We need to overcome ourselves, that is, we need to stop looking out for our own individual interests, if we are to be perfect. Only by opening ourselves up so that we do not think only about ourselves and our own selfish interest will this be possible. Indeed, we must learn to rely upon others and their help, even as we grace, which comes from God and not ourselves, if we are to overcome spiritual delusion and the hinderances it brings to our salvation. The more spiritual we are, the more, not less, we need others, for the greater we have become, the more potential we have for a great fall. Great sinners can turn into great saints, but would-be saints can also turn into great sinners. “When a sick person, out of contempt for others, tries to cure himself, he falls into destruction. He should seek an experienced physician who can provide a remedy for his illness.”  The more we think we can heal ourselves, the more deluded we become, and so the more we will do those things which will end up leaving us spiritually desolate. This is not to say everything we choose to do will harm us, indeed, the fact is, much of what we do, on some level, will do us some good, but that will end up reinforcing the false view that we can continue ignoring the wisdom, advice, and help of others, setting us up for the great fall which is to come.
Arrogant boastfulness, selfishness, pride, all come from the same root, from the falsely conceived self, the ego, which serves as the foundation of our activity. We will not be able to vanquish that false self and the ego which emerges from it without help. That help will come from someone else who, having undergone a similar struggle, found the right way to cooperate with grace and receive the help they needed:
Remember, too, that an ordinary road is infested with thieves and robbers, so that one cannot travel along it without an escort. As for the mystic Way, the world, one’s ego, devils, men, and jinn all infest this Way, thus making it impossible to travel along it without an experienced, holy man as one’s escort. 
To be sure, such a person can only serve as an escort. We have to follow after them, and do what they recommend. That is, a part of the struggle will always be left to ourselves. We have to work out our own salvation. We have to cooperate with grace to become perfected by it. We can’t do it alone. Others will show us the kinds of pitfalls which lie before us and the way to overcome them. If we don’t heed them, we will likely fall into them. But if we do fall into them, we will have the opportunity to change our ways, to accept help from others, and so reach out and accept the hand which is given us to get back up and back on our way, making sure we find ourselves on the path to salvation. We can’t do that by ourselves. We are not meant to do so. We are not meant to do it alone. The more we try to do all things by ourselves, thinking we don’t need others, we reinforce the false self and its ego, making sure we never find our way out of the minefield which lie before us. This is why those who have no experiencing transcending the false self, must never just move away from the world thinking they can do it all by themselves. They might try all kinds of things to deal with it, taking all kinds of extreme measures, like fasting, to die to the self, only to find their actions reinforce that false self:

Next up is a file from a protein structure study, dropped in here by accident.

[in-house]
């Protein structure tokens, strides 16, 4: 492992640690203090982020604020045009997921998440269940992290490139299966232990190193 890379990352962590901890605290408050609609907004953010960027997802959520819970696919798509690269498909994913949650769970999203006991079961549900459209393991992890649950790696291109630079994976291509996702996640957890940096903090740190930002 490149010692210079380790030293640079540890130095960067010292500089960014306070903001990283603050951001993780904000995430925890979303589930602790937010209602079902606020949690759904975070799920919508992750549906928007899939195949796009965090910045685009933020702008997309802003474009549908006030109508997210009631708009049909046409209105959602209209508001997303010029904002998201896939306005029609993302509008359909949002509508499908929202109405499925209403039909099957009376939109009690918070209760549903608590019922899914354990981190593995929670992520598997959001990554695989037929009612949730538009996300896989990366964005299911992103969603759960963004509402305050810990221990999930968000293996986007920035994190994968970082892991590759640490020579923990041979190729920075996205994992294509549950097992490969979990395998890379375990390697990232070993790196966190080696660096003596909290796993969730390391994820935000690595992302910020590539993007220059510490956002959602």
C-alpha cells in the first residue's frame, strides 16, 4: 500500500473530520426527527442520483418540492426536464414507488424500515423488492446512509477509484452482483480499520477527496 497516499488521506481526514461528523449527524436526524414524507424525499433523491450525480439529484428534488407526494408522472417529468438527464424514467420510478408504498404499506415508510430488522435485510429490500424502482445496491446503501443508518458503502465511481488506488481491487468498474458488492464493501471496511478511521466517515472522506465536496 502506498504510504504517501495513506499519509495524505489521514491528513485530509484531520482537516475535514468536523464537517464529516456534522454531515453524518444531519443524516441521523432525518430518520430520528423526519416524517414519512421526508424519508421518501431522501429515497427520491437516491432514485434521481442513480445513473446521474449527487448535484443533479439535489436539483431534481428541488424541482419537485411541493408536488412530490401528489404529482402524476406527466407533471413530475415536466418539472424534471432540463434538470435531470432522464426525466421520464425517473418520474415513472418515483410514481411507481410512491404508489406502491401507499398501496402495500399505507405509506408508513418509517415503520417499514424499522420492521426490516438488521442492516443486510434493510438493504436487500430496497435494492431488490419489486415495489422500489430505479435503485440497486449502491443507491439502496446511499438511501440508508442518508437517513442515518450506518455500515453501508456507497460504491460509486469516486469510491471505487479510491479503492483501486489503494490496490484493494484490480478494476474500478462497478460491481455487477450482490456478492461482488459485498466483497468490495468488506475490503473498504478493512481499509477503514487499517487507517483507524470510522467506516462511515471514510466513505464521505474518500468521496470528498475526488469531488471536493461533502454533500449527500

Where such lack of moderation prevails, the ethereal virtues (that is, humility and the beautiful flowers of love) perish, because immoderate abstinence lacks the viridity of the virtues. For immoderate abstinence breeds in an arrogant boastfulness, which has no foundation; and, besides, it produces many terrors, which appear to be holy, but are not.
Listening to others will help make sure we do not try some extreme method to dealing with the ego which only ends up reinforcing it. Embracing some particular virtues, without embracing a proper balance and knowing the way forward, usually leads to pride, undermining our perfection. And so, in the end, we truly must recognize our frailty, and our need to get help from others. This will keep us humble, and such humility will lead to our salvation That is why it is the only way true forward.
 St. Jerome, Commentary on Isaiah in St Jerome: Commentary on Isaiah; Origen Homilies 1-9 on Isaiah. Trans. Thomas P. Scheck (New York: Paulist Press, 2015), 334.
 Sergius Bulgakov, Bride of the Lamb. Trans. Boris Jakim (Grand Rapids, MI: William B. Eerdmans Publishing Company, 2002), 155.
 Sharafuddin Maneri, The Hundred Letters. Trans. Paul Jackson, SJ (New York: Paulist Press, 1980), 36 [Letter 7].
 Sharafuddin Maneri, The Hundred Letters, 26. [Letter 5].
 St. Hildegard of Bingen, “Letter 234” in The Letters of Hildegard of Bingen. Volume III. Trans. Joseph L Baird and Radd K Ehrman (Oxford: Oxford University Press, 2004), 33.